Some two hundred people gathered in freezing temperatures yesterday to show solidarity for Uhunoma Osayomore, a human trafficking survivor who is nonetheless facing deportation from Iceland, Vísir reports. Meanwhile, Uhunoma’s lawyer, Magnús D. Norðdahl, remains optimistic that his client’s case will be opened again.
As reported, Uhunoma left home in Nigeria when he was only 16 years old after witnessing his own father kill his mother and suffered the loss of his younger sister in an accident. Shortly thereafter, he was kidnapped by slave traders and subjected to sexual violence. Escaping that situation, he arrived in Iceland in October 2019.
Since his arrival, Uhunoma has been taken in by an Icelandic family of six and made numerous friends. He also has a job waiting for him, should authorities allow him to work—asylum seekers are, by law, not permitted to work while their applications are being processed without being granted a special permit to do so. However, his application for international protection was denied by the Directorate of Immigration and the Immigration Appeals Board, and is now facing deportation.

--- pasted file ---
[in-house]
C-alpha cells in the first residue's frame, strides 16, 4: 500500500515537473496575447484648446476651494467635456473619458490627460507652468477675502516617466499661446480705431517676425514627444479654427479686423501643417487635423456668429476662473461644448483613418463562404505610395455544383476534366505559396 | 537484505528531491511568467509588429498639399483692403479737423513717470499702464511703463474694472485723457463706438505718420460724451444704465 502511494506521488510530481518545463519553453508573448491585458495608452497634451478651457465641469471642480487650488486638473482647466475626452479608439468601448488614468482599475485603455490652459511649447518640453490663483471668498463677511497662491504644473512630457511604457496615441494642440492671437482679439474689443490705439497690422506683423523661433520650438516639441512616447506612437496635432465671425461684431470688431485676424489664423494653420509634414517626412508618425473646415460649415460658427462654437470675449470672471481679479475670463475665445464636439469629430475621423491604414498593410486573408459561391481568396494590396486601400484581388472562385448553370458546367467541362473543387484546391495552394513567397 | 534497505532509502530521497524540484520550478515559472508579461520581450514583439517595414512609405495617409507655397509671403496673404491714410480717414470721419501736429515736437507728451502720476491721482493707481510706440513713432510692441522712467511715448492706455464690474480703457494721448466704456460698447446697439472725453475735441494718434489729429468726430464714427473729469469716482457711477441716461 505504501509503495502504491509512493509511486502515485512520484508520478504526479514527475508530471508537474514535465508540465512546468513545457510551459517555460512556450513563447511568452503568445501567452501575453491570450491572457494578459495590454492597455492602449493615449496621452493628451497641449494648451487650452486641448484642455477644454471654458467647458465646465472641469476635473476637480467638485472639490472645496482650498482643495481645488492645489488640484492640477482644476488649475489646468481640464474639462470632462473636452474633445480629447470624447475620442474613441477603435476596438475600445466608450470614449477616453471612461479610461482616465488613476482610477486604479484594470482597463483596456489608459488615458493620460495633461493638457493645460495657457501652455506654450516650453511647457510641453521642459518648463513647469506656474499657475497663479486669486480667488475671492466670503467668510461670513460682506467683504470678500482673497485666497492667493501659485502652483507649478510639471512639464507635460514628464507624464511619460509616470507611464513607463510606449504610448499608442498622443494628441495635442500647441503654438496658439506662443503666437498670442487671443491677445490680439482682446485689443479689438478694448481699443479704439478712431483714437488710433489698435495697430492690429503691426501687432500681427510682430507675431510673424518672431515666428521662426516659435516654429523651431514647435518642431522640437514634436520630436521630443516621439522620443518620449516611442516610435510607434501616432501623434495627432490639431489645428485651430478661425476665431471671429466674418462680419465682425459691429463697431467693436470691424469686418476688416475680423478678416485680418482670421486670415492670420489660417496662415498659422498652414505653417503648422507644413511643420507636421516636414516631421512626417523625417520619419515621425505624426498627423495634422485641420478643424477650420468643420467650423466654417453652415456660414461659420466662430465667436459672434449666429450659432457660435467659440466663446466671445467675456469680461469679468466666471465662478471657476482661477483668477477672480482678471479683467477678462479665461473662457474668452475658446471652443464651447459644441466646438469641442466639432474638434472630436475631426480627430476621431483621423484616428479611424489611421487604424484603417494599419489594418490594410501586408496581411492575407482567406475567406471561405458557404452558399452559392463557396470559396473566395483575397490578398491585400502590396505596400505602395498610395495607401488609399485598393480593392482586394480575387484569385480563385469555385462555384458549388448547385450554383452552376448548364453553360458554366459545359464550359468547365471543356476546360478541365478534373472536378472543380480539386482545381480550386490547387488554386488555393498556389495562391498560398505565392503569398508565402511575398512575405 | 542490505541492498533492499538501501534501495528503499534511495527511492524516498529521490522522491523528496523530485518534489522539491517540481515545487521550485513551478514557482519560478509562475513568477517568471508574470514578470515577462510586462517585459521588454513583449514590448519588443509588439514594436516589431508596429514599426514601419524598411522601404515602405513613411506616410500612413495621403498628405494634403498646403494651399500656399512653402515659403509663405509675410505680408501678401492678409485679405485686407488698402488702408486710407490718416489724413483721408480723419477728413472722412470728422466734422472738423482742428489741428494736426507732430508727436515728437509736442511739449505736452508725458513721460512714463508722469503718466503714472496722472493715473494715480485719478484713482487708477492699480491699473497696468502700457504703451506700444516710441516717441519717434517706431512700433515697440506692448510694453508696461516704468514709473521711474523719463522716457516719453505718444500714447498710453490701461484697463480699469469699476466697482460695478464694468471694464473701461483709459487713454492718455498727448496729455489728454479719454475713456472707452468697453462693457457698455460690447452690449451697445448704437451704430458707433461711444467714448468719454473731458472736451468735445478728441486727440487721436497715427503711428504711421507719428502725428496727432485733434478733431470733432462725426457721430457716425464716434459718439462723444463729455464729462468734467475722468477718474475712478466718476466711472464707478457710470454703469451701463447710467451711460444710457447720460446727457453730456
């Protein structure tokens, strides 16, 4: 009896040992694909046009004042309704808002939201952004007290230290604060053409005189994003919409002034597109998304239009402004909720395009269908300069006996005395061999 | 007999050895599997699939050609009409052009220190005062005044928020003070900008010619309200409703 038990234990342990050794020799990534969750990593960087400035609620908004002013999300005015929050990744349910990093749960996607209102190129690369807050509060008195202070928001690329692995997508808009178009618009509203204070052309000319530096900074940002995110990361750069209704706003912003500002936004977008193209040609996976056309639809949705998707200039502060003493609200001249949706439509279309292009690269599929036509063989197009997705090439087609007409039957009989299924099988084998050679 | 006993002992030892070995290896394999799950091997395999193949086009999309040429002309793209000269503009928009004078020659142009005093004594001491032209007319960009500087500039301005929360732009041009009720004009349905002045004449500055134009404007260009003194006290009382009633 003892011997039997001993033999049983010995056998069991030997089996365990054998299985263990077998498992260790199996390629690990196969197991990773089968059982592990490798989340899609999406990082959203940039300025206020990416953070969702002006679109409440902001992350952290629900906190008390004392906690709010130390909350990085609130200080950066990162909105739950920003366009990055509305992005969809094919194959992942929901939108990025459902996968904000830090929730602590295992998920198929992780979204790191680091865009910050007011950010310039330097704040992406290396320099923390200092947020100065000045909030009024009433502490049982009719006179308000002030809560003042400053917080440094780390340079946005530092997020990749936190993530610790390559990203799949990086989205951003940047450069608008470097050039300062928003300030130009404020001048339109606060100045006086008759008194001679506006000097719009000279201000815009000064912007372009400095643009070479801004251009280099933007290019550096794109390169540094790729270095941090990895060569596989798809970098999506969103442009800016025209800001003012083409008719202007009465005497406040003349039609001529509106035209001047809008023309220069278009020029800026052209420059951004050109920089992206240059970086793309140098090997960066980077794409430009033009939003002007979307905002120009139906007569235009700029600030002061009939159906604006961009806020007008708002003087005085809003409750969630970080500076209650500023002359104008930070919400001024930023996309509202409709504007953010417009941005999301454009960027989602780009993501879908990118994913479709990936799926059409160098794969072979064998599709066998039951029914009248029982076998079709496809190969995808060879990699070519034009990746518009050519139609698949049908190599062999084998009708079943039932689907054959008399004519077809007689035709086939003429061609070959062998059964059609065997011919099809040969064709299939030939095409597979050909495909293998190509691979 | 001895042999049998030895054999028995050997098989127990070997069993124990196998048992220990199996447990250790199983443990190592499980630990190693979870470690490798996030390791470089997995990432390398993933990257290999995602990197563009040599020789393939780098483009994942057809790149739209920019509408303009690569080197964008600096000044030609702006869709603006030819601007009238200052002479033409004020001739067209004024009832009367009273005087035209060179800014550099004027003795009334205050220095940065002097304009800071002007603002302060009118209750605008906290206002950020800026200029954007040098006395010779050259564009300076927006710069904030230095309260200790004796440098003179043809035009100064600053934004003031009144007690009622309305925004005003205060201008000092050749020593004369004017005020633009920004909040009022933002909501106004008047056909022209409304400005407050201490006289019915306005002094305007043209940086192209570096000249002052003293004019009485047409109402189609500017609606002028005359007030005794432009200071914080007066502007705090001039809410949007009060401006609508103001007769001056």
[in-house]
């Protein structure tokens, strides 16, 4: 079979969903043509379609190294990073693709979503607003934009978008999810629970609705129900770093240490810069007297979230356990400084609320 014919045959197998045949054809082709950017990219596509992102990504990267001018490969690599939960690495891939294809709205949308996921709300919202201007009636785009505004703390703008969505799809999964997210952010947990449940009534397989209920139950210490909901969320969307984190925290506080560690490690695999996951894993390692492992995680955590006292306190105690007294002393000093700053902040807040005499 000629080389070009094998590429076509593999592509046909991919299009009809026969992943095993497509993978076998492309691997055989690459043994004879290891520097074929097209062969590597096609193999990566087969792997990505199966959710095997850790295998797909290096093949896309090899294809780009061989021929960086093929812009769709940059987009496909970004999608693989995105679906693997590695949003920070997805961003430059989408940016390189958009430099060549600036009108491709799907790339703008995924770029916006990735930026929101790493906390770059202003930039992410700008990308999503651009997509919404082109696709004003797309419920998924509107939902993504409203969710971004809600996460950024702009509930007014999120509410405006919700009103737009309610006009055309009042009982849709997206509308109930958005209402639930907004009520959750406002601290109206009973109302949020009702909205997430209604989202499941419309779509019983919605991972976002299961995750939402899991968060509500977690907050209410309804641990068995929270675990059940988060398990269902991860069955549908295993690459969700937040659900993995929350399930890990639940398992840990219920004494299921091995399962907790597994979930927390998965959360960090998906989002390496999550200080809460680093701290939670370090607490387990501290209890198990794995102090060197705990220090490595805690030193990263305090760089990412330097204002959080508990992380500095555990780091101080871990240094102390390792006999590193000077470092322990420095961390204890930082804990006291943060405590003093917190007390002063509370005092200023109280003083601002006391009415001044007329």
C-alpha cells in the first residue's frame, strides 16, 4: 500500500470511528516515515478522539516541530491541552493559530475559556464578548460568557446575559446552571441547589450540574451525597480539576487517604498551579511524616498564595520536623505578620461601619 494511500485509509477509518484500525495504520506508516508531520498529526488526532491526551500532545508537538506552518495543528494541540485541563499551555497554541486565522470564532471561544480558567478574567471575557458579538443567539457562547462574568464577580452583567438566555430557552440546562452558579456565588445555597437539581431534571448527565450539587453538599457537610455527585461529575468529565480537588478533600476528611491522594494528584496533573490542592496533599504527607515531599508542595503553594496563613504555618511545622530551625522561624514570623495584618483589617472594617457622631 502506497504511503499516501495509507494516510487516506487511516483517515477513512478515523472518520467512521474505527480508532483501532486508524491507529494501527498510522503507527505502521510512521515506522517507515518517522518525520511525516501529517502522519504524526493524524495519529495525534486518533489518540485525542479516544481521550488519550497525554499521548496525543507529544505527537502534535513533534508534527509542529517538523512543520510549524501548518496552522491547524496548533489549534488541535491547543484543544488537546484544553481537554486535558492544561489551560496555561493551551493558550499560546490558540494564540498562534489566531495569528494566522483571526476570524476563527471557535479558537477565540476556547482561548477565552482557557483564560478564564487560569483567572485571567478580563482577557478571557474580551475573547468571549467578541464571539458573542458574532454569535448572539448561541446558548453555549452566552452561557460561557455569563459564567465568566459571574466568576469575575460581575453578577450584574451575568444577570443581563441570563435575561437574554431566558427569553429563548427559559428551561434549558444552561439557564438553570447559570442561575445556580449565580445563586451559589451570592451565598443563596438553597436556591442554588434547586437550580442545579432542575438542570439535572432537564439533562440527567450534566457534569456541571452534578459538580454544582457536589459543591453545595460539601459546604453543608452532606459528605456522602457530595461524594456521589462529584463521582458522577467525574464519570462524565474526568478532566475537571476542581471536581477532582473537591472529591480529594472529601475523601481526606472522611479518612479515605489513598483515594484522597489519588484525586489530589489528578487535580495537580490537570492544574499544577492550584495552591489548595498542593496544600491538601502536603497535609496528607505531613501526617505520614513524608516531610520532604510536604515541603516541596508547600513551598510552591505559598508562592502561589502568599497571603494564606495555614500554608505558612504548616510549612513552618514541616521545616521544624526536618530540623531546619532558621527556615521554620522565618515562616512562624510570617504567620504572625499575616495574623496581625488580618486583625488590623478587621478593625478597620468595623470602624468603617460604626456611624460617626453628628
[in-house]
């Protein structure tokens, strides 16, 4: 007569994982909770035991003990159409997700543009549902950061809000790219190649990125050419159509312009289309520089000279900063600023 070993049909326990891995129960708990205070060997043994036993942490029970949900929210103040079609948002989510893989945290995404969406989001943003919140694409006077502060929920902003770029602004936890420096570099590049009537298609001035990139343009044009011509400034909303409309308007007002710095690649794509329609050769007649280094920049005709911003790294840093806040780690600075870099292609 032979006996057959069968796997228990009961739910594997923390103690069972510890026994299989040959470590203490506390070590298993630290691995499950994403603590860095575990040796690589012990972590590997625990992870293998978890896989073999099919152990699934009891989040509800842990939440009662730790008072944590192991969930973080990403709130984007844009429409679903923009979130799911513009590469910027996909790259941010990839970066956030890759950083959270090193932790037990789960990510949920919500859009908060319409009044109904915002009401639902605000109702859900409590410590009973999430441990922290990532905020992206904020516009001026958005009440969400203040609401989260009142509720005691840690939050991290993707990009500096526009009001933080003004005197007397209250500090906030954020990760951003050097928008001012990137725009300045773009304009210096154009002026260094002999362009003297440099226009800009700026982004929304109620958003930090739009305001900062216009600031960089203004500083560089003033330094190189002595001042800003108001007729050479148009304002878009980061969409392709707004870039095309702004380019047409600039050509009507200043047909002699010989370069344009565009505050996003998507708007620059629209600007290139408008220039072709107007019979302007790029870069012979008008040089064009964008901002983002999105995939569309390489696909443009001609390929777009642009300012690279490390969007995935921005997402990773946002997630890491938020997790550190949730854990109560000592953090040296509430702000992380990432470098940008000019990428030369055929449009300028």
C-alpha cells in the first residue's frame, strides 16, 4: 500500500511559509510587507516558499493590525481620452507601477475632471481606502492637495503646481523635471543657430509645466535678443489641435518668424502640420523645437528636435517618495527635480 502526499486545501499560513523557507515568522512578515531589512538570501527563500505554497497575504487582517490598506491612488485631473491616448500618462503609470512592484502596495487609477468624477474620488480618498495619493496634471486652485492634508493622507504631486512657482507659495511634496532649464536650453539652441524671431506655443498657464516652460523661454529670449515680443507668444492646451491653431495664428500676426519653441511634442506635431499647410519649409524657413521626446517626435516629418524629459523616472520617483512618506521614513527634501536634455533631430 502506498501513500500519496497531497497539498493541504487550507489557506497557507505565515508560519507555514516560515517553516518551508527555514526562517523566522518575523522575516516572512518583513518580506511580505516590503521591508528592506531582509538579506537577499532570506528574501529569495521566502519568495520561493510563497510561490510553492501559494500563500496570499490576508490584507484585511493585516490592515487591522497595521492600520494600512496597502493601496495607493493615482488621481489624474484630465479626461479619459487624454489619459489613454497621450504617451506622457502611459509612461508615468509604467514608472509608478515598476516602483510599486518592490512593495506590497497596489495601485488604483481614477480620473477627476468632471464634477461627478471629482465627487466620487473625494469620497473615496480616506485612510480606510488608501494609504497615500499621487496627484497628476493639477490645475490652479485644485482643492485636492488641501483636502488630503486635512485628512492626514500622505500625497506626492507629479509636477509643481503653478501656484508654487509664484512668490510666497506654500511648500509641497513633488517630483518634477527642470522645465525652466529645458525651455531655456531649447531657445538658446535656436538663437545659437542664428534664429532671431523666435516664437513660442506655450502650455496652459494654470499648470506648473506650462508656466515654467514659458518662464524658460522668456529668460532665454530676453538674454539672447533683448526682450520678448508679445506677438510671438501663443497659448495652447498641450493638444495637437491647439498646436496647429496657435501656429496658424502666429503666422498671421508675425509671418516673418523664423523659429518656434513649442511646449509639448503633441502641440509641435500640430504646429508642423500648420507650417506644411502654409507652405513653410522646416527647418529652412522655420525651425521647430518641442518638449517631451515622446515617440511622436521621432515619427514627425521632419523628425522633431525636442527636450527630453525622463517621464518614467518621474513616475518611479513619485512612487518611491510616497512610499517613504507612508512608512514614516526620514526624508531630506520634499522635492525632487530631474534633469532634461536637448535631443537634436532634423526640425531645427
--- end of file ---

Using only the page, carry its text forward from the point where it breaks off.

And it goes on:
Magnús furthermore believes that immigration authorities deliberately ignored details of Uhunoma’s case; specifically, the evidence that he is a survivor of human trafficking. Such survivors, by Icelandic law, can be granted international protection even if they do not fulfill other requirements for a residence permit.
A petition calling upon authorities to grant Uhunoma international protection has now, at the time of this writing, surpassed 35,000 signatures.
Speaking to Fréttablaðið, Magnús said that a formal request to re-open Uhunoma’s case was sent to immigration authorities on Monday. He is optimistic that Uhunoma’s case will be examined again, and that his impending deportation will at least not happen this week. At the same time, he said, he believes it will never take less than two weeks for authorities to process Uhunoma’s case, therefore time is of the essence.
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